For their recent study, Banks and his colleagues decided to keep things simple. They looked at just land animals, and just three kinds of pupils. "We restricted ourselves to just pupils that are elongated or not," Banks explains. "So they're either vertical, horizontal or round."

The researchers gathered information on 214 species. They noted the pupil shape and the location of the eyes on the head, plus the animal's lifestyle. For example, was it predator or prey, and active during the day or night?

One of the researchers, Bill Sprague, also at the University of California, Berkeley, says some animals have such dark eyes, it's hard to even see the pupil.

An Akhal-Teke horse, from Turkmenistan, has horizontal slits for pupils, while the Mediterranean house gecko has vertical slits that look like a series of pinholes.

"I remember one in particular was the hyena," says Sprague. "It actually has a vertical pupil but it's very difficult to judge unless you work with them."

When they pulled everything together, a clear pattern emerged. In the journal Science Advances, the scientists report that there's a strong link between the shape of an animal's pupil and its way of life.

"If you have a vertical slit, you're very likely to be an ambush predator," says Banks. That's the kind of animal who lies in wait and then leaps out to kill. He says these predators need to accurately judge the distance to their prey, and the vertical slit has optical features that make it ideal for that.

But that rule only holds if the animal is short, so its eyes aren't too high off the ground, Sprague says.

"So for example foxes, in the dog lineage, have vertical pupils, but wolves have round pupils," he says.

And while a small pet cat has vertical slits, Sprague says, "the larger predators, like lions and tigers, have round pupils."

In general, round pupils seem to be common in taller hunters that actively chase down their prey, says Banks.

Meanwhile, he says, if you're the kind of animal that gets hunted, "you're very likely to have a horizontal pupil" and to have your eyes on the side of your head. That makes sense, he says, because it gives prey animals a panoramic view, so they can best scan all directions for danger.

But then the scientists began to wonder. This trick would only work if the animal's pupils were parallel with the horizon. And creatures like horses and sheep are constantly pitching their heads down to graze. When the researchers went to watch the animals in action, they discovered something unexpected.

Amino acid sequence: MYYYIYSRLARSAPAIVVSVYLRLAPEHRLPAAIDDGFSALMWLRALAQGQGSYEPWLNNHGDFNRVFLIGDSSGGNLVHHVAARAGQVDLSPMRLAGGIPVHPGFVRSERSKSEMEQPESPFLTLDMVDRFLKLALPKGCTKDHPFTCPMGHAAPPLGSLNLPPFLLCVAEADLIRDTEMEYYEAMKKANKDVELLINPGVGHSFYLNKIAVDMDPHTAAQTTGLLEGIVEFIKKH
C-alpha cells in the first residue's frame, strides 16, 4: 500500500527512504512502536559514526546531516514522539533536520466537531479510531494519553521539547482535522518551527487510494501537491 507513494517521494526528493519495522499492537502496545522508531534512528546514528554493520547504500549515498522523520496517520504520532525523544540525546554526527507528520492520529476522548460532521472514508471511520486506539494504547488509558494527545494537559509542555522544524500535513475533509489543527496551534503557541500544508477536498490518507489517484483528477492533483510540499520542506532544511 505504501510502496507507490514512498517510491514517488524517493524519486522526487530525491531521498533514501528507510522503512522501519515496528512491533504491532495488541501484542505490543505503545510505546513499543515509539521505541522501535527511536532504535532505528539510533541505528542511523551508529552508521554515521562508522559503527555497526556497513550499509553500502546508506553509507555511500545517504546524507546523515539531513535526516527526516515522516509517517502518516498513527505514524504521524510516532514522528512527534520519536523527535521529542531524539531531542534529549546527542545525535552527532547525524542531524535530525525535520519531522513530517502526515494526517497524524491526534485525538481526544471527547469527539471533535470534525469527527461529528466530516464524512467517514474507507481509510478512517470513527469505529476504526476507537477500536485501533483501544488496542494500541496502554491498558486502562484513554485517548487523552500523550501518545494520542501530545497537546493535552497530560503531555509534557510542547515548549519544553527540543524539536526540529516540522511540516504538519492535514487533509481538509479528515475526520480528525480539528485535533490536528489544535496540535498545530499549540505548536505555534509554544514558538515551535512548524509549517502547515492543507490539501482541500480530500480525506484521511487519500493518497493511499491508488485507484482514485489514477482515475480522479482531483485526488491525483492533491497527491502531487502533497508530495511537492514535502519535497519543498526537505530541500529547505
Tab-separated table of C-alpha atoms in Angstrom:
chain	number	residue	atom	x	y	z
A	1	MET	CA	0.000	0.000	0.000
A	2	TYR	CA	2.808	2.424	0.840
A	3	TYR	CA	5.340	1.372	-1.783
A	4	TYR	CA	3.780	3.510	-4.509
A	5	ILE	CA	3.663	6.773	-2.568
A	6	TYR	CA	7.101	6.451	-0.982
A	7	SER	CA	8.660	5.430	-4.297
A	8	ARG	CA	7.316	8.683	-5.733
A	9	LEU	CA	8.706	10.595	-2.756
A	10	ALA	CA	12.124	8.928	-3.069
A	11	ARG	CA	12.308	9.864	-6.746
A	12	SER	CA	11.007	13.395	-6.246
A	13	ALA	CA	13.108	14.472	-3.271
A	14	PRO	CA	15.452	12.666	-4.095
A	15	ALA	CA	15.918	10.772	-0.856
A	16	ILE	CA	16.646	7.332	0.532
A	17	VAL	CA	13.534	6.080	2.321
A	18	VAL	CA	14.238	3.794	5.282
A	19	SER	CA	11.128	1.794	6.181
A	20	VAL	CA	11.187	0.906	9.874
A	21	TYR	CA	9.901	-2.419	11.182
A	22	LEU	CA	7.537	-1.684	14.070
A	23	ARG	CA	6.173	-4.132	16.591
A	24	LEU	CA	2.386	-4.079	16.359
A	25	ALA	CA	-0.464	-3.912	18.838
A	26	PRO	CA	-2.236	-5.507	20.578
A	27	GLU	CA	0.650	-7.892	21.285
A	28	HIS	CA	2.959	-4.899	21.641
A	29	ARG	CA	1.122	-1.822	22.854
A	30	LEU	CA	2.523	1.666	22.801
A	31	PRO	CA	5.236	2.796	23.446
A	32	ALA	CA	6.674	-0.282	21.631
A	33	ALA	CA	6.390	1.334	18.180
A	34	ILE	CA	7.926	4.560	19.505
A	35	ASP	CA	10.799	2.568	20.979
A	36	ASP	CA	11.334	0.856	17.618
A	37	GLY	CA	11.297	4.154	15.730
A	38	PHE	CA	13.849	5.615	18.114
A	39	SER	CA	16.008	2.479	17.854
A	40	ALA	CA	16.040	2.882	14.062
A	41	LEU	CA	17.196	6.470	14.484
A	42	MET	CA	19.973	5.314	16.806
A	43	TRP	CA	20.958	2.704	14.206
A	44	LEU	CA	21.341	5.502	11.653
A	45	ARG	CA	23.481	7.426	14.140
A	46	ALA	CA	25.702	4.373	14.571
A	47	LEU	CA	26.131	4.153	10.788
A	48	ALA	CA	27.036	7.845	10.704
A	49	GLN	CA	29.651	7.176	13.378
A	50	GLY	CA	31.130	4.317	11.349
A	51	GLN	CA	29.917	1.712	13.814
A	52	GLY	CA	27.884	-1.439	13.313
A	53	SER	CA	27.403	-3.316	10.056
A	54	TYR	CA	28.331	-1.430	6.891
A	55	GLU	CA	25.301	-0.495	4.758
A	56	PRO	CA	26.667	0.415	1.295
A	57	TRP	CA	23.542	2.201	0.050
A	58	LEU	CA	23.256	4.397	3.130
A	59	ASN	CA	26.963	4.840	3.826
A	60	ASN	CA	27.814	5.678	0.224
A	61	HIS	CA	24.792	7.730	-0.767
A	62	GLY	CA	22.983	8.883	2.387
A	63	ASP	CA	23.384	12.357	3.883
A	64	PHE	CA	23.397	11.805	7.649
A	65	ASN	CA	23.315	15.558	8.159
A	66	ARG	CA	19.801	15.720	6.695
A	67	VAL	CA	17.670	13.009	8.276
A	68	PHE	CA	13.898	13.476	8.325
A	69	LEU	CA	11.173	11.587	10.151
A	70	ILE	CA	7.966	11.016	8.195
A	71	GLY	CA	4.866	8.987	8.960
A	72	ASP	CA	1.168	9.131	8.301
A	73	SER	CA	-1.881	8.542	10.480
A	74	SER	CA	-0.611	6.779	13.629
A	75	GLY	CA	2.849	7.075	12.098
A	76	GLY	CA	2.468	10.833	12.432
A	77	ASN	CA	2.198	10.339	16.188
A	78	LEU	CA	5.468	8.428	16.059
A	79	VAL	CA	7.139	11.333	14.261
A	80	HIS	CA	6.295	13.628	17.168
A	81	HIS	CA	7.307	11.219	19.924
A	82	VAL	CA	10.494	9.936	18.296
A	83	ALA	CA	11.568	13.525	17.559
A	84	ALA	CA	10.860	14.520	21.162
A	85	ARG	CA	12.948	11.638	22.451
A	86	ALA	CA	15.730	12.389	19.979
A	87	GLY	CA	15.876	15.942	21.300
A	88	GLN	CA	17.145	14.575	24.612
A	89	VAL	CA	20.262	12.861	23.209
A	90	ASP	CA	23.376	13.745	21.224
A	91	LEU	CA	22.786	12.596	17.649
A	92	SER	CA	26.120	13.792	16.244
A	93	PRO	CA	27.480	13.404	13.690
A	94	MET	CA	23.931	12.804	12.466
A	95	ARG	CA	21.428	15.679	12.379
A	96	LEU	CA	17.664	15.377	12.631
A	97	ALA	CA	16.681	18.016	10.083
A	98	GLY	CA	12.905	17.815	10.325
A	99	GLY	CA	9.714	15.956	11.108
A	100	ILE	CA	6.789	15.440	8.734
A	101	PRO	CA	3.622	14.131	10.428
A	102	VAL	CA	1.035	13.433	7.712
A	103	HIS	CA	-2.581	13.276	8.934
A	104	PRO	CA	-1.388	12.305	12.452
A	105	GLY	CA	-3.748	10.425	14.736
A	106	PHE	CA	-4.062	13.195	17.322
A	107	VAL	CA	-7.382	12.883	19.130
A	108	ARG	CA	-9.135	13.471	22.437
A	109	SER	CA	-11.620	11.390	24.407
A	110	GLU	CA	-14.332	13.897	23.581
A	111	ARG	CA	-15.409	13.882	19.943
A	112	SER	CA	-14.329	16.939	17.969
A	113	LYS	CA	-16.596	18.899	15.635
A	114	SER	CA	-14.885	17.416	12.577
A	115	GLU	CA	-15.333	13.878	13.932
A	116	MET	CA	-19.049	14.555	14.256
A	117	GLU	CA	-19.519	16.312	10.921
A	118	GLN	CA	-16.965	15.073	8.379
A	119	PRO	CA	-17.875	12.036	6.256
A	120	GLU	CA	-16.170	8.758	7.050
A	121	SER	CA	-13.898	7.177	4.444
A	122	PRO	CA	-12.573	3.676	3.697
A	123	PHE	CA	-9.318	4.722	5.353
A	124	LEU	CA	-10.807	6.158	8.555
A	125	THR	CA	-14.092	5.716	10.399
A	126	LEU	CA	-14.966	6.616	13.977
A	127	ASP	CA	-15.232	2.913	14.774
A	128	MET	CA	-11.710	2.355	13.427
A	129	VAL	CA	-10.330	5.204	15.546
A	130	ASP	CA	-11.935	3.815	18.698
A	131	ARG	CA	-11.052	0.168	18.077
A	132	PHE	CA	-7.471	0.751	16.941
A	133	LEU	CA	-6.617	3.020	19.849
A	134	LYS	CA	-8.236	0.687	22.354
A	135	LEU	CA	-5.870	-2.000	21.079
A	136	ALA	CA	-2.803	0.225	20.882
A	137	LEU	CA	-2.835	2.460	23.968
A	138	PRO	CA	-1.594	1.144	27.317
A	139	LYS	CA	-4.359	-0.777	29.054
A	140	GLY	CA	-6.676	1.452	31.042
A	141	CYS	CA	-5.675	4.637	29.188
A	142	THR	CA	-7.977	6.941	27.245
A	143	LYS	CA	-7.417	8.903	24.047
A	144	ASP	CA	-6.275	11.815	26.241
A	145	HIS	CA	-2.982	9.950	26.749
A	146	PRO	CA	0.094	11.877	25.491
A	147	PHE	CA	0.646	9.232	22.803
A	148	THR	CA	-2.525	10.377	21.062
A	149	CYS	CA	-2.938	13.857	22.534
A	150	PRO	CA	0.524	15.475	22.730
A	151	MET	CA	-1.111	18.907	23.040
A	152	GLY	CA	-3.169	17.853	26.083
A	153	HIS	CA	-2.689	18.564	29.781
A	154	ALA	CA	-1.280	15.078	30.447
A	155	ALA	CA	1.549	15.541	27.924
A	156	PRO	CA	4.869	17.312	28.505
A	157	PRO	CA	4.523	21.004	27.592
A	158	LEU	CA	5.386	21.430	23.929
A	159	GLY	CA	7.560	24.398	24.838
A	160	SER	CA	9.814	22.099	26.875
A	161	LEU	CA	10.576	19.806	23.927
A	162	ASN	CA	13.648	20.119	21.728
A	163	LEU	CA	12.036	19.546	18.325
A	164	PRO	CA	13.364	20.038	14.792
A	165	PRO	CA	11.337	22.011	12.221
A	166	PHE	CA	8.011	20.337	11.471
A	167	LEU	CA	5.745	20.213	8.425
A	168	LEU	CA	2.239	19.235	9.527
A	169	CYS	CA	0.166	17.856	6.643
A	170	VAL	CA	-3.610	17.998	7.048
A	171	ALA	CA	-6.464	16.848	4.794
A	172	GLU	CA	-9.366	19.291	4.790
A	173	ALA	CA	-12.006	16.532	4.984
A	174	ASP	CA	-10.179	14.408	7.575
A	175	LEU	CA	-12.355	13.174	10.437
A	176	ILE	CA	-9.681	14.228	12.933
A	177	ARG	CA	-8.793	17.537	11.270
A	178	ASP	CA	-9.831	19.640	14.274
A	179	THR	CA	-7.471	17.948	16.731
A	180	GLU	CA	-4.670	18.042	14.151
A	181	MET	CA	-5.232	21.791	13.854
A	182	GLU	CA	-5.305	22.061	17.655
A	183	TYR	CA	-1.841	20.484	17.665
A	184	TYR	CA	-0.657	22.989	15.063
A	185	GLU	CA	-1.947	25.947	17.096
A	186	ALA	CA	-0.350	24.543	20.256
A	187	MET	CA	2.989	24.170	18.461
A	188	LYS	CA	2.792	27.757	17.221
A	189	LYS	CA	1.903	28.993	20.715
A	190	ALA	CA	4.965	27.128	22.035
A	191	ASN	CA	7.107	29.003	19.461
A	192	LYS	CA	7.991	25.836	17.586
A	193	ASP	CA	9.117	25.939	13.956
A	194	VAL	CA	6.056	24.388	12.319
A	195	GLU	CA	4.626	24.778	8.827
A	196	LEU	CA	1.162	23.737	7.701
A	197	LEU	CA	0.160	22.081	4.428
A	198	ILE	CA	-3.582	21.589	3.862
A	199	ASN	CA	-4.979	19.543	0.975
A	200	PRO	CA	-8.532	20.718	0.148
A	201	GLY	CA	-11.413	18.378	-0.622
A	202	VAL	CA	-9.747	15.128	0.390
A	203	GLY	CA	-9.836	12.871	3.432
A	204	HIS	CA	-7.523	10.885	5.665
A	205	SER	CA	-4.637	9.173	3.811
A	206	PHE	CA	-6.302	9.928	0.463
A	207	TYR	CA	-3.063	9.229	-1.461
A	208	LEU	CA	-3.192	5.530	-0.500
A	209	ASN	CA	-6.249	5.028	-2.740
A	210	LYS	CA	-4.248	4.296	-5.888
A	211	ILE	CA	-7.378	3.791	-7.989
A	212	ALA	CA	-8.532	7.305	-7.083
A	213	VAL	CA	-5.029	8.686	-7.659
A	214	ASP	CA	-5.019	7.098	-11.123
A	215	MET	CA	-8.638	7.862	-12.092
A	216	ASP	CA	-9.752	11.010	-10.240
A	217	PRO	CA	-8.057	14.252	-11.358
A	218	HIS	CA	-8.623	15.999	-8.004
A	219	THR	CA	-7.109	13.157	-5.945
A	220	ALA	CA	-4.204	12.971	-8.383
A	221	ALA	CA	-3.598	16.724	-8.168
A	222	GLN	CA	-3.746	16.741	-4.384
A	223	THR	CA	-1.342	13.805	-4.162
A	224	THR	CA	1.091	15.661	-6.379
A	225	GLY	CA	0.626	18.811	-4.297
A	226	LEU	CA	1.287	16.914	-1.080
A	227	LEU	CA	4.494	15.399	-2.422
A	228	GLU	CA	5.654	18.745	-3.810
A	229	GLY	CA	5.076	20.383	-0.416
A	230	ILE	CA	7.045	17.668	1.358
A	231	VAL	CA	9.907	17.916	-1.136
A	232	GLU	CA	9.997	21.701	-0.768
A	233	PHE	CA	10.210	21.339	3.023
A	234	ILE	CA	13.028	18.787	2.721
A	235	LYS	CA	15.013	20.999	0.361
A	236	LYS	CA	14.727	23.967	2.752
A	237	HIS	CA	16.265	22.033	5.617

"When they pitch their head down, their eyes rotate in the head to maintain parallelism with the ground," says Banks. "And that's kind of remarkable, because the eyes have to spin in opposite directions in the head."

"I've spent a lot of time handling horses, and having them put their head down to eat, and up to look around, and so on, and I had never noticed this," says Jenny Read, a vision scientist at Newcastle University in the United Kingdom. "It's just an ordinary observation that anyone could make, and yet apparently it wasn't known to science."

Read wasn't on the research team, but she says its conclusions seem right to her. "I think they're the first people to come up with a convincing explanation," she says, "for why the orientation should be chosen differently depending on your ecological niche."

Now, all of this isn't just important to scientists. Novelists and movie-makers constantly have to imagine the pupil shape of fictional creatures like Lord Voldemort in Harry Potter, or the dinosaur Indominus Rex in Jurassic World.

Giving their eyes vertical slits may make them look nice and evil, but Read says "I think their paper suggests that's unrealistic, because both of those creatures are sufficiently high off the ground that they probably should have round pupils."